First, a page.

Bill Peabody 07-31-2012 11:45 AM

Re: Indoor gym photography buffs?
As others have mentioned above, it is about the lack of light. What mode are you shooting in? I have found to successfully shoot action in low light you need to shoot in manual mode and manage the settings yourself. I shoot a fair amount of youth basketball which takes place in dark gyms. In the box-gym I go to I think it would take a f1.8 or f1.4 (maybe a f2.8 if you pushed the iso high enough).

With that said I have this lens and for $100 I think one of the best deals out there for a Canon body is wfs - [url][/url] - But I wonder even a 50 may be too long to shoot in the gym.

The other option you would have is to get some flashes set up and bounce them off the ceiling.

What lens have you been using. Can you post a link to some example of what you have taken up to now?


Liz Stanley 07-31-2012 07:23 PM

Re: Indoor gym photography buffs?
I don't do a lot of indoor photography myself - I mostly shoot birds outdoors with a Canon 1D Mk III and a 500mm f/4. However as others have noted, your challenge is the need for high shutter speed in a low light situation. I'm not sure what you didn't like about the Canon Rebel, can you elaborate on that?

In tough lighting situations you generally need to shoot in manual exposure mode, because in auto modes the camera is going to calculate the exposure based on certain assumptions that are made for more of an average lighted scene. So if you're shooting in an auto mode, your photos are likely to be underexposed and/or blurred. Also are you shooting RAW or jpeg format? The former gives you a better ability to make adjustments to the photo for a better end result. Myself, I shoot in RAW, manual exposure, with spot metering.

I can't really speak to the Nikon line, but on the Canon side the previously mentioned 50mm f/1.8 "nifty fifty" is a great value for a very fast lens. However being a prime lens, you are limited to the one focal length, which may or may not work in your space. If you are needing something more flexible, then you'll want to look at a fast zoom, which will be considerably more expensive. What's the max aperture on your current zoom?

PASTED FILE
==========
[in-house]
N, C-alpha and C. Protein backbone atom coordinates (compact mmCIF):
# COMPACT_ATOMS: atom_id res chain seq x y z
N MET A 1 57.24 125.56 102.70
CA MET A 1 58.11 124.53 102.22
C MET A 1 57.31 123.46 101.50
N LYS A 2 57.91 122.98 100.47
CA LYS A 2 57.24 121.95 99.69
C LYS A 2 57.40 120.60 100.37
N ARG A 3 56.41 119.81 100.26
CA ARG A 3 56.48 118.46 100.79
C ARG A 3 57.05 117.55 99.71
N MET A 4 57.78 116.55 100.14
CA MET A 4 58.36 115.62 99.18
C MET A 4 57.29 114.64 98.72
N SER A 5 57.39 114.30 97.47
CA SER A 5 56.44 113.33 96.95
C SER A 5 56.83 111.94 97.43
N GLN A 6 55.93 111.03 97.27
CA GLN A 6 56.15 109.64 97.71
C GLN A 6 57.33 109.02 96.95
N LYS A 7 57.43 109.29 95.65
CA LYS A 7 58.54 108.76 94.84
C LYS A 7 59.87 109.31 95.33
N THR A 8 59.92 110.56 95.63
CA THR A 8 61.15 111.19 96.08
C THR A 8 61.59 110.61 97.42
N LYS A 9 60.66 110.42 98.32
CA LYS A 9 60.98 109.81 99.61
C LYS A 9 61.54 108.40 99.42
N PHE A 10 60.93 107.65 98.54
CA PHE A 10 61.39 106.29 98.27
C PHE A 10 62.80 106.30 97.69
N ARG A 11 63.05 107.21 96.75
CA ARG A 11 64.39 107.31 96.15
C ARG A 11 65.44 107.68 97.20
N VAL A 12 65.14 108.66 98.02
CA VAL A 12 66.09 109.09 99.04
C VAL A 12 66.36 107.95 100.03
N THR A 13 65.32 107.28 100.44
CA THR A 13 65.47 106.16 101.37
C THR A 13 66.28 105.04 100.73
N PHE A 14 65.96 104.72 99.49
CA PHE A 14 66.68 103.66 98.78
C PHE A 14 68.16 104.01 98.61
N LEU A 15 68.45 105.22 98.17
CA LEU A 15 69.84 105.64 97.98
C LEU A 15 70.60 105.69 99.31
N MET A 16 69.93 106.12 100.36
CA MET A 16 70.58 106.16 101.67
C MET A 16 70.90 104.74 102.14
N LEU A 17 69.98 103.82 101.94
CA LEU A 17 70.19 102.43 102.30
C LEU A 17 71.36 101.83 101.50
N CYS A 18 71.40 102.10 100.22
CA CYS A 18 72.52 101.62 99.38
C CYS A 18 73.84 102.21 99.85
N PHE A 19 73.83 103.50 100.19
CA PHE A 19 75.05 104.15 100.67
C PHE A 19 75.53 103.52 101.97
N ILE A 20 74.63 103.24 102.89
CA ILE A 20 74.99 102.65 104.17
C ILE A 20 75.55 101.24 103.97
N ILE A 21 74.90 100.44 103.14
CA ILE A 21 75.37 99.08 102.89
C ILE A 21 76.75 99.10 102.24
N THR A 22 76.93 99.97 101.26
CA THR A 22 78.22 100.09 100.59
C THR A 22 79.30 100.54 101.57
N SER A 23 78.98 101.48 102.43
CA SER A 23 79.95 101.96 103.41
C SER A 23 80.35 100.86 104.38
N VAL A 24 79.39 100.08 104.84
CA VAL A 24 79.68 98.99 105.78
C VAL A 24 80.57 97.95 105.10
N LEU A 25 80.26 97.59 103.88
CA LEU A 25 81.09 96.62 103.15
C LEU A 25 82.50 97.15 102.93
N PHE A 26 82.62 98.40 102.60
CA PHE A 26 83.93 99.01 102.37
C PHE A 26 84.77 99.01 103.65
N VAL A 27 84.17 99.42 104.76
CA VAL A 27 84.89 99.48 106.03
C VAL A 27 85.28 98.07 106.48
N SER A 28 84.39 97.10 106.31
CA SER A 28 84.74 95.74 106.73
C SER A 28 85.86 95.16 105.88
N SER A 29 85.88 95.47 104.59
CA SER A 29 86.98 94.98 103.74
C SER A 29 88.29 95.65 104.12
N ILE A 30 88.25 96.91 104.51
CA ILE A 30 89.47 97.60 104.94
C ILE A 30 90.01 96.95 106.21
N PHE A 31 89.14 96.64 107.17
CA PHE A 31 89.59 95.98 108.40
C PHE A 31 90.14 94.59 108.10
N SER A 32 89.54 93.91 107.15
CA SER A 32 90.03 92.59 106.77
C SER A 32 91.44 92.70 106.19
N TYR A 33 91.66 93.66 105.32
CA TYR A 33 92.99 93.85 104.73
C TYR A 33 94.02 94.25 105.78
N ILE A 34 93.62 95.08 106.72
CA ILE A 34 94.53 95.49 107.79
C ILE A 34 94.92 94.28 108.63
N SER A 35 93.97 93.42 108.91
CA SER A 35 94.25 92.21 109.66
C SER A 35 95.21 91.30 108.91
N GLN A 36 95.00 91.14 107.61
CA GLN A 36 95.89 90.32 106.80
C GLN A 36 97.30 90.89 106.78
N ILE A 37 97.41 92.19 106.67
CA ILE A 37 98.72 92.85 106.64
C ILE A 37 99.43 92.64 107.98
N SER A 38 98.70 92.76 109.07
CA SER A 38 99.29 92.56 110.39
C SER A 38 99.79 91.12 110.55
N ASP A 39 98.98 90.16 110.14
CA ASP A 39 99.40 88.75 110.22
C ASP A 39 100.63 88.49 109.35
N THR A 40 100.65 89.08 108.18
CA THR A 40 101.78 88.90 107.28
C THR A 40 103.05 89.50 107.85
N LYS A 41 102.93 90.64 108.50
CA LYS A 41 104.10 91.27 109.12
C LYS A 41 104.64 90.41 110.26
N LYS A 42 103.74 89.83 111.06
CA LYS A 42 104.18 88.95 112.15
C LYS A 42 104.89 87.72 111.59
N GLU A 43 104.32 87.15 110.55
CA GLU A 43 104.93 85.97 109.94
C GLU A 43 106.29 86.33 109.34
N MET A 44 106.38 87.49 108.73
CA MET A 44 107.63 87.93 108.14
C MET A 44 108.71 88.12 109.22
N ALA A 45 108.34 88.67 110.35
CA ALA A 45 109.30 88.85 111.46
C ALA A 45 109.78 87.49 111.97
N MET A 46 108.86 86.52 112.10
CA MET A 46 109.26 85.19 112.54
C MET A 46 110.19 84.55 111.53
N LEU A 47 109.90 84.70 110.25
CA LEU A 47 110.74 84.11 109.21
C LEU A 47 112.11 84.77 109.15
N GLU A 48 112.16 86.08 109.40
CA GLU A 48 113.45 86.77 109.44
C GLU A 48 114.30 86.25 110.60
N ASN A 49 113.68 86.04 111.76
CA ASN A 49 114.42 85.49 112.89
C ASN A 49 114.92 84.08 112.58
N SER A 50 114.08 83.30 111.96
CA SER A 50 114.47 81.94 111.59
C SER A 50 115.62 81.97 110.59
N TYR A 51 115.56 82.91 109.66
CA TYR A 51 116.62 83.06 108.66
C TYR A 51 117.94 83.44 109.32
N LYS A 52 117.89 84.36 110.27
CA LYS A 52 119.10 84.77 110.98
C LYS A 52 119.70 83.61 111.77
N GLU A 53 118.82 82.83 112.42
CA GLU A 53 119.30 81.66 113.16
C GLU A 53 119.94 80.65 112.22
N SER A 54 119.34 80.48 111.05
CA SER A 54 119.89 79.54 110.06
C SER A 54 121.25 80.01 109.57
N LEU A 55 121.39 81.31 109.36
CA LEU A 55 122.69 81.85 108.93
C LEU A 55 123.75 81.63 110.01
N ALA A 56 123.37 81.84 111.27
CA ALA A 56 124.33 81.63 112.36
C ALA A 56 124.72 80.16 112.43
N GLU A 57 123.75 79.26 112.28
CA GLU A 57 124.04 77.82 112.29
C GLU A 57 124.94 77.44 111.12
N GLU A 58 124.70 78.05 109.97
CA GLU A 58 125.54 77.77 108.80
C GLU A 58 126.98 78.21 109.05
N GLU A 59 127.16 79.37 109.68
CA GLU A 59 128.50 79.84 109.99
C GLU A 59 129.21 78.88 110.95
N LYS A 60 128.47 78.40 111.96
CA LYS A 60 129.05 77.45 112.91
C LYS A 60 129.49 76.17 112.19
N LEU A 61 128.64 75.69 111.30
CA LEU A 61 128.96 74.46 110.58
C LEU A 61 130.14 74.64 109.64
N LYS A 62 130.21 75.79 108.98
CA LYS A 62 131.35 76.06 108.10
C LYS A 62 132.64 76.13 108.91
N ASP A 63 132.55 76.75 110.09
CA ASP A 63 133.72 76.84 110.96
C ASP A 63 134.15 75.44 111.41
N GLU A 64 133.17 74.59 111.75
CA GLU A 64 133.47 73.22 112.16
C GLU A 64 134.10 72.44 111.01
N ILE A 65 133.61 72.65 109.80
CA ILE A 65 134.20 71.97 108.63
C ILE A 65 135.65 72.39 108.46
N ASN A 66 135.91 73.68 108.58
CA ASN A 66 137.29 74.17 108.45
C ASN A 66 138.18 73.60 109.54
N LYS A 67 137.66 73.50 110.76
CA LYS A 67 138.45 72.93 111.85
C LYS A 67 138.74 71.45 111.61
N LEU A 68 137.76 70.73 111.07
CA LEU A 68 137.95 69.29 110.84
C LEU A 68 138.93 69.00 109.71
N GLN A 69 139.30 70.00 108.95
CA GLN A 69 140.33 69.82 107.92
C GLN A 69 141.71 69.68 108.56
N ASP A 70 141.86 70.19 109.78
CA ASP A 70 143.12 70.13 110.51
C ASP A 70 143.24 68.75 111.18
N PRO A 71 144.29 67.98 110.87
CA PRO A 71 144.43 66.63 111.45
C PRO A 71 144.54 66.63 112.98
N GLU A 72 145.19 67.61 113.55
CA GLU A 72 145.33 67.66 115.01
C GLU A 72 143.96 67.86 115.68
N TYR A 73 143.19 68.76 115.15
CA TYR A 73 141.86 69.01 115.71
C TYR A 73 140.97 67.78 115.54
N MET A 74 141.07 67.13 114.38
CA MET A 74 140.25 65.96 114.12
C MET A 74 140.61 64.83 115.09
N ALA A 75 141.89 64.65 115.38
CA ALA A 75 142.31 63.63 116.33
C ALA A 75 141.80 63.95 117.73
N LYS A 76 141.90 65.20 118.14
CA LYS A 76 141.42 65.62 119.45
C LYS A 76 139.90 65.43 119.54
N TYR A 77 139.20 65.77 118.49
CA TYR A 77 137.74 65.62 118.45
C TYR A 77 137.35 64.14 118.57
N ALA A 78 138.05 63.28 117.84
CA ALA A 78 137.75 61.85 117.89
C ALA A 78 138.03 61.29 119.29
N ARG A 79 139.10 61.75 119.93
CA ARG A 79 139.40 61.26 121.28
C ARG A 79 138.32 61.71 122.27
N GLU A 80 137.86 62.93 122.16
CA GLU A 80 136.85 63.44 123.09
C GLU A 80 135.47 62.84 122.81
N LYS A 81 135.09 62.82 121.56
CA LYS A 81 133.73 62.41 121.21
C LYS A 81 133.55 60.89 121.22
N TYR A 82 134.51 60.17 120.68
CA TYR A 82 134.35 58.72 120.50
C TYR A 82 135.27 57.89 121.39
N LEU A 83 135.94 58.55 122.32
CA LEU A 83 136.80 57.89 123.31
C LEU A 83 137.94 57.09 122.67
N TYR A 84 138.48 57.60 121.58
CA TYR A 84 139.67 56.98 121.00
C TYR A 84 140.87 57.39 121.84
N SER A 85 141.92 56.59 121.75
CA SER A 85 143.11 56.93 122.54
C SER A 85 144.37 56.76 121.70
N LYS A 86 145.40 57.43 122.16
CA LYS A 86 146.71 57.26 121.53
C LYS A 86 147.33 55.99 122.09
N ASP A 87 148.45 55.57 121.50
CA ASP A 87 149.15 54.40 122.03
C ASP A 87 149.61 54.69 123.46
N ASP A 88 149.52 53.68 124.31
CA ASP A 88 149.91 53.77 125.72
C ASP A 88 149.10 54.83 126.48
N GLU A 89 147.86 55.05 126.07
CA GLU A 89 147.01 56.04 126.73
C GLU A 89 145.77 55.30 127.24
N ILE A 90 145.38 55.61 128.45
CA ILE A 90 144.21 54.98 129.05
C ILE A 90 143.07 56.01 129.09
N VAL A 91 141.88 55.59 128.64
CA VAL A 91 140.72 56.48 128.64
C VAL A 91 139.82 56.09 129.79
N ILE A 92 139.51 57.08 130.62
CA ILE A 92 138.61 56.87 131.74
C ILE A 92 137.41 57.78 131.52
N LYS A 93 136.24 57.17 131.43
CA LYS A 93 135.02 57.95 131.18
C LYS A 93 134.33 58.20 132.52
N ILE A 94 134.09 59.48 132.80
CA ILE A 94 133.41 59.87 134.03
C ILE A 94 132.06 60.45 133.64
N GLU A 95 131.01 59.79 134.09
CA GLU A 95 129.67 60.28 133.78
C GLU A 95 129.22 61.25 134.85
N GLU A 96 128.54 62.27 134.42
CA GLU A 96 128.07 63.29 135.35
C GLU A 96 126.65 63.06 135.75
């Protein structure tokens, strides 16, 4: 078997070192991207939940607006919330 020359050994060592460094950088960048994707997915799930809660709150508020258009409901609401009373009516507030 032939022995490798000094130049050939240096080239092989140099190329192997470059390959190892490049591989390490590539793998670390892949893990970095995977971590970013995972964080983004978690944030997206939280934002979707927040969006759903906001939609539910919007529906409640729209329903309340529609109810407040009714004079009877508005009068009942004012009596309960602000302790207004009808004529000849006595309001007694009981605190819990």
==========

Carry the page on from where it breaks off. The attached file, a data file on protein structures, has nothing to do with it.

Robert Abitia 08-02-2012 12:09 PM

Re: Indoor gym photography buffs?
@Jennifer - Can you post a photo of your box? Maybe some examples of the photos you've taken? The suggestions above are all sound. I'd really like to see what you're working with to see what suggestions I can make. As stated before, it all comes down to amount of light and capability of your equipment. I'm guessing your XSi is more capable than you're giving it credit for. Please post some photos and leave the EXIF in tact. I'd love to give a few pointers, I'm a WAY better photographer than I am a crossfitter. I do a fair amount of photography at my box and have dealt with challenging lighting conditions shooting indoors quite a lot over the years (basketball, hockey, volleyball, night clubs, concerts). It's all the same: Poor light situations, call for adjustments. But where there's a will there's a way!


Liz Stanley 08-09-2012 08:09 AM

Re: Indoor gym photography buffs?
Yes, some examples with EXIF would be very helpful!